This is Beverly Hills, a place in Los Angeles where the rich live and the banks are routinely filled with millions of dollars. They like their wealth there, and the cops, of which Ed Kelvin (Matt Frewer) is one, are starting to resent the citizens who take them for granted and flaunt their success, so when a banquet designed the help the homeless is held one summer night, billionaire Robert Masterson (Robert Davi) has a plan to help the most aggrieved cops get even - and make himself even more money in the process. Attending the charity occasion is football star Boomer Hayes (Ken Wahl), he thought this was going to be just another night where he turns up, then leaves with a woman...
But oh no, it's not going to be like that at all, well, it is sort of as he does go home with Harley Jane Kozak, playing heiress Laura Sage, but as he's been in somewhat of a rough old time on the field, he's having second thoughts about going to bed with her - then third thoughts when she expresses an interest. This was unusually thoughtful for the action genre when the woman tended to submit to the hero's advances, and Boomer even reassures Laura she is under no pressure to sleep with him, but rest assured, if it was slam-bang sequences you wanted, The Taking of Beverly Hills supplied them in spades, just not any sex scenes or even anything particularly romantic after the introduction.
The real relationship to watch was the one between Boomer and Ed, who start a bromance as a matter of convenience when Masterson's schemes come into effect and he manages to stage a siege of the entire district. At the time, this was lumped in with all the Die Hard rip-offs, which was not a million miles away, but it was also akin to the eighties buddy movie when there was so much attention paid to Wahl and Frewer hightailing it through the streets and avenues with seemingly most of the now-corrupt police force after them, the non-corrupt ones having been locked up when they were tricked that a chemical leak had occurred. No such thing has taken place, but it's one of those plans.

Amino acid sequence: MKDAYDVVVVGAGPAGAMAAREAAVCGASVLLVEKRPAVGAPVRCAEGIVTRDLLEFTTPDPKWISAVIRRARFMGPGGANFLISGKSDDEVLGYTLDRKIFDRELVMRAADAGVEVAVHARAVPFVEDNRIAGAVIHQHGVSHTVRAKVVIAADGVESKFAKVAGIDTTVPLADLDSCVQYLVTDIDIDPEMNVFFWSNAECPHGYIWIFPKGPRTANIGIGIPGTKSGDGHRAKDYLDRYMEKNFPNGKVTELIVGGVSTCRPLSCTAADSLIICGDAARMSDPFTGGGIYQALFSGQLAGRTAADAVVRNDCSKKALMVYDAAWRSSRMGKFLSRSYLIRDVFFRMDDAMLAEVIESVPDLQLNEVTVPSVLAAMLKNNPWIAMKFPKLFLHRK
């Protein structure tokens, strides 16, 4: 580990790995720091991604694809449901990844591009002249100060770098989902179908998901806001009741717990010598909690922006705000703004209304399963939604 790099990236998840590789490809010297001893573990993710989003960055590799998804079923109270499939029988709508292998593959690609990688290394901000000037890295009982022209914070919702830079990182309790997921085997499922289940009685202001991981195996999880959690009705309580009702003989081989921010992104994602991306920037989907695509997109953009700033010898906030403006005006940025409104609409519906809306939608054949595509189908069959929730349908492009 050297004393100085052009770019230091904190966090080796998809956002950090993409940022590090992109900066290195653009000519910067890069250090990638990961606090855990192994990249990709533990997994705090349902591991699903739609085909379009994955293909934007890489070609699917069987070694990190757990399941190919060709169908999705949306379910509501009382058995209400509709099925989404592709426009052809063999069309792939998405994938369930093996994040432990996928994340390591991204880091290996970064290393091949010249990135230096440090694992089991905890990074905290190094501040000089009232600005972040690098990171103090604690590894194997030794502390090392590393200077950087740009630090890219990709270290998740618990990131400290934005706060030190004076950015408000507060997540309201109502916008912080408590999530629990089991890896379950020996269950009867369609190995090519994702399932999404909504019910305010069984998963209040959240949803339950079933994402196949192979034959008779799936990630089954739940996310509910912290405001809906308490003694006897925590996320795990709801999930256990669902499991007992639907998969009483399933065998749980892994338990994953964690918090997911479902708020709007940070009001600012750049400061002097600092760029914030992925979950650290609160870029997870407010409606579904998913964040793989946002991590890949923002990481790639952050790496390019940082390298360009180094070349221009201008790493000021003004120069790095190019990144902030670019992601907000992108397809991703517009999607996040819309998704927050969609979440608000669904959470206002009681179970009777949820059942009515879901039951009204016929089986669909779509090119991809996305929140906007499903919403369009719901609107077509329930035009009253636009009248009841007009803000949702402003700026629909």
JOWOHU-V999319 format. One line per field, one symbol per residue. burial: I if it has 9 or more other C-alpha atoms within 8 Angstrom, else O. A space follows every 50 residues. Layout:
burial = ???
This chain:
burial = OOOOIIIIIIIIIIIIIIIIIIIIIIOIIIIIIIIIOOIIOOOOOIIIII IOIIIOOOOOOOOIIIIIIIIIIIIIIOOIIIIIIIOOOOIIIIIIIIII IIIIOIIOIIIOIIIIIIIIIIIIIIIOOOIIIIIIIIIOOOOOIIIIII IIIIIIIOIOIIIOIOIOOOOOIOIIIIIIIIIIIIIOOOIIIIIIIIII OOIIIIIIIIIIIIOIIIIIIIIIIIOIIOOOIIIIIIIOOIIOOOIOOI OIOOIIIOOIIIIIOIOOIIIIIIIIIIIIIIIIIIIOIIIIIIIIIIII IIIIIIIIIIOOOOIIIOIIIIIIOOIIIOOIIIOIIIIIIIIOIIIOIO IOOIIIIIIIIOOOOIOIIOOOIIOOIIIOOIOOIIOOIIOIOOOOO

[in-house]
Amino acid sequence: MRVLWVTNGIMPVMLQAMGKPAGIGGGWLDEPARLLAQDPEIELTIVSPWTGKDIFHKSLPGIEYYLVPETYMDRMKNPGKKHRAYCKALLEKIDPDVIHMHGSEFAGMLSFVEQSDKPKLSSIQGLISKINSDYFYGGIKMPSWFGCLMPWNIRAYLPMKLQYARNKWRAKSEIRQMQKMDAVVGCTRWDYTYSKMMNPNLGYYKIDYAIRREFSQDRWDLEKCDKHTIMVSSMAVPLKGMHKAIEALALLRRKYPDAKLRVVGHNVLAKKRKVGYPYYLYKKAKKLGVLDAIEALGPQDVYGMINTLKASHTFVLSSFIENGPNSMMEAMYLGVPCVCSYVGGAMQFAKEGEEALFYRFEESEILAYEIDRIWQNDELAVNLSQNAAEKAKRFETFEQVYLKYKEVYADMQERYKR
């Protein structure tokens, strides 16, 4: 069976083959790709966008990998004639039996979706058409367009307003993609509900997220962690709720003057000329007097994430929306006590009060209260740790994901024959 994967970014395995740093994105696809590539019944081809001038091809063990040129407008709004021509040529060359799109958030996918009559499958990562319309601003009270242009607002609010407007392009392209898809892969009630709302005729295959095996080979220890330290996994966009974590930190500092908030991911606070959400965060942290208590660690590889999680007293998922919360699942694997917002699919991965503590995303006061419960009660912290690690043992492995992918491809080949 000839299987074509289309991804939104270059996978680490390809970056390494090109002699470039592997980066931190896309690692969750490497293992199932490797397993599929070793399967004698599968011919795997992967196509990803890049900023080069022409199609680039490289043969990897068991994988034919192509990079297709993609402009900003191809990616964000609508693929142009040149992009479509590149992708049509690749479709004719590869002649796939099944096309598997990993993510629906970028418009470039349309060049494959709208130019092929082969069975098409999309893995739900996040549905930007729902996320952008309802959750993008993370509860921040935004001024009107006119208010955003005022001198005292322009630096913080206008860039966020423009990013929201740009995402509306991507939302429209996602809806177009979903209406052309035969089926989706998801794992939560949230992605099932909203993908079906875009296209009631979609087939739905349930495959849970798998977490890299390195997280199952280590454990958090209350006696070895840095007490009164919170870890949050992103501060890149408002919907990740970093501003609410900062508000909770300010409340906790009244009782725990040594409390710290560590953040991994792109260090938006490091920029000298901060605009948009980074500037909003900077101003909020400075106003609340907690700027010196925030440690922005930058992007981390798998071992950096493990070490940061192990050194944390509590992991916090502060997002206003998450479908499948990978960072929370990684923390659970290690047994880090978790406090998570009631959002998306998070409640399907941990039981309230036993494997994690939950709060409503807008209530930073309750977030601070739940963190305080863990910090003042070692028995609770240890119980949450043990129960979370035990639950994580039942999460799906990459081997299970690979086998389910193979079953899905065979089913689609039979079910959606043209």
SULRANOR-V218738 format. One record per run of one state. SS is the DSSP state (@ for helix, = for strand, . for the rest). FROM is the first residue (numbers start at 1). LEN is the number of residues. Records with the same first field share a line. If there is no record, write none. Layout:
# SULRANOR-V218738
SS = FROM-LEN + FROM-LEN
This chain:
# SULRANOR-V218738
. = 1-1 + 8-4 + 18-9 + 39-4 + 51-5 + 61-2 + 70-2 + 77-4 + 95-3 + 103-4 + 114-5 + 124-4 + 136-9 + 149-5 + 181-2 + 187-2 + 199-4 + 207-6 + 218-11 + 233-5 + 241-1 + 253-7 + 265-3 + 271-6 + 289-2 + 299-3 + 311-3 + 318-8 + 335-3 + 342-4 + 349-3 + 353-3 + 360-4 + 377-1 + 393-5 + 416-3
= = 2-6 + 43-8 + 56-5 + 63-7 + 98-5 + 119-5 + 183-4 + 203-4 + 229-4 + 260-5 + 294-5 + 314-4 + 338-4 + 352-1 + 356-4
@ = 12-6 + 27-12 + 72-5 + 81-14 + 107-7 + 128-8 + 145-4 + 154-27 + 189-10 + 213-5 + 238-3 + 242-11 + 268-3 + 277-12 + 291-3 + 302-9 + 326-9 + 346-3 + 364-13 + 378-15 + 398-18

You know the kind, foolproof until the maverick hero(es) throw a spanner in the works to ensure the baddies don't get it all their own way. As it was, behind the scenes the baddies were the money men, since parent company Orion had this complete shooting in 1989, proceeded to tinker with it and fire director Sidney J. Furie from final cut, then see the studio collapse and have other hands pick off its projects for release in the early nineties. This did mean, two years after it was supposed to have been finished and out into the world, the soundtrack could be filled with the hits of 1991, yet that also scuppered its chances on home video since the rights to those tunes, including Janet Jackson's Black Cat, Faith No More's Epic and EMF's then-ubiquitous Unbelievable, were prohibitively expensive.
This made it to Blu-ray eventually, some time after its heyday, such as it was, and proved to be a fairly silly but nevertheless amusing trifle which apparently believed the greatest element available to films was as many 'splosions as humanly possible. Not two minutes went by without something going up in flames, after the initial set-up, as the stunt team threw themselves into the action with almost unseemly gusto. This wasn't made in Beverly Hills at all, aside from a few establishing shots, but a Mexico City stadium where Styrofoam recreations of the location were built to drive cars and in one occasion, a tank into. It wasn't quite a by the numbers action fest either, as there were quirks to mark it out, be that goofy dialogue, the use of a Rolls Royce as a getaway vehicle that is gleefully trashed, or Davi's Achilles Heel being his asthma. Fair enough, it was not as distinctive as all that, but there was some personality to The Taking of Beverly Hills. Music (the non-hits) by Jan Hammer.